Effects of pathogenic CNVs on physical traits in participants of the UK Biobank
Michael J Owen,
Michael C O'Donovan,
Posted 25 Jun 2018
bioRxiv DOI: 10.1101/355297 (published DOI: 10.1186/s12864-018-5292-7)
Posted 25 Jun 2018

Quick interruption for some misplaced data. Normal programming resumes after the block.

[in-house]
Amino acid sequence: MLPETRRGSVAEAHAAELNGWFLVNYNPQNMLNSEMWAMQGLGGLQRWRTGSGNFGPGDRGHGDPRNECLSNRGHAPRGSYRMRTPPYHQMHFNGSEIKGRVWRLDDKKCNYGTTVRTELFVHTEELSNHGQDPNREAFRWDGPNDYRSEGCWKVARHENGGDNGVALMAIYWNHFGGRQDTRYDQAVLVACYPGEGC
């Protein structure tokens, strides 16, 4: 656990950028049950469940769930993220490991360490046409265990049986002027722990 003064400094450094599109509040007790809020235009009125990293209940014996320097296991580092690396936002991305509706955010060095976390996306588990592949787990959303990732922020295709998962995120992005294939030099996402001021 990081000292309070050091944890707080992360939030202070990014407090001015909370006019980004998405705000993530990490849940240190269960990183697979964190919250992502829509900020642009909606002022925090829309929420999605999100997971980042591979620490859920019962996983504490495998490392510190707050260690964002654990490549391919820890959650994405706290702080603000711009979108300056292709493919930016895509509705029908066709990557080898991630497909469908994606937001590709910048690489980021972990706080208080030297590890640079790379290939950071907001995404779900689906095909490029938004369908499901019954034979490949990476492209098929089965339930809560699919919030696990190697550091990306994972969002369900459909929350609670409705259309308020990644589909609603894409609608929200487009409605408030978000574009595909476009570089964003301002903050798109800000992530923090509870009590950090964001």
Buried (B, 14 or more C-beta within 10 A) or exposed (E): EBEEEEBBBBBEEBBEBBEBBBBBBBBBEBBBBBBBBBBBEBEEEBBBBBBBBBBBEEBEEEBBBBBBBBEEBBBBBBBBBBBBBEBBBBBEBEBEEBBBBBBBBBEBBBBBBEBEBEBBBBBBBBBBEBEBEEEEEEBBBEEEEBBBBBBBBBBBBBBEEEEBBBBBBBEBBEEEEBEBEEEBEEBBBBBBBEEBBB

Background: Copy number variants (CNVs) have been shown to increase risk for physical anomalies, developmental, psychiatric and medical disorders. Some of them have been associated with changes in weight, height, and other physical traits. As most studies have been performed on children and young people, these effects of CNVs in adulthood are not well established. Methods: The UK Biobank recruited half a million adults who provided a variety of physical measurements. We called all CNVs from the Affymetrix microarrays and selected a set of 54 CNVs implicated as pathogenic (including their reciprocal deletions/duplications) and present in five or more persons. Linear regression analysis was used to establish their association with 16 physical traits. Results: 396,725 participants of white British or Irish descent (excluding first-degree relatives) passed our quality control filters. There were 214 CNV/trait associations significant at a false discovery rate of 0.1, most of them novel. These traits are associated with adverse health outcomes: e.g. increased weight, waist-to-hip ratio, pulse rate or body fat composition. Five CNVs had 10 or more significant associations with physical measures: deletions at 16p11.2, 16p12.1, NRXN1 and duplications at 16p13.11 and 22q11.2. Seven CNVs demonstrated one or more mirror image effects of deletions versus duplications: 1q21.1, 2q13, 16p11.2, 16p11.2 distal, 16p12.1, 17p12 and 17q12. Conclusions. Carriers of many CNVs should be carefully monitored for physical traits that can increase morbidity and mortality. Genes within these CNVs can give insights into biological processes and therapeutic interventions.
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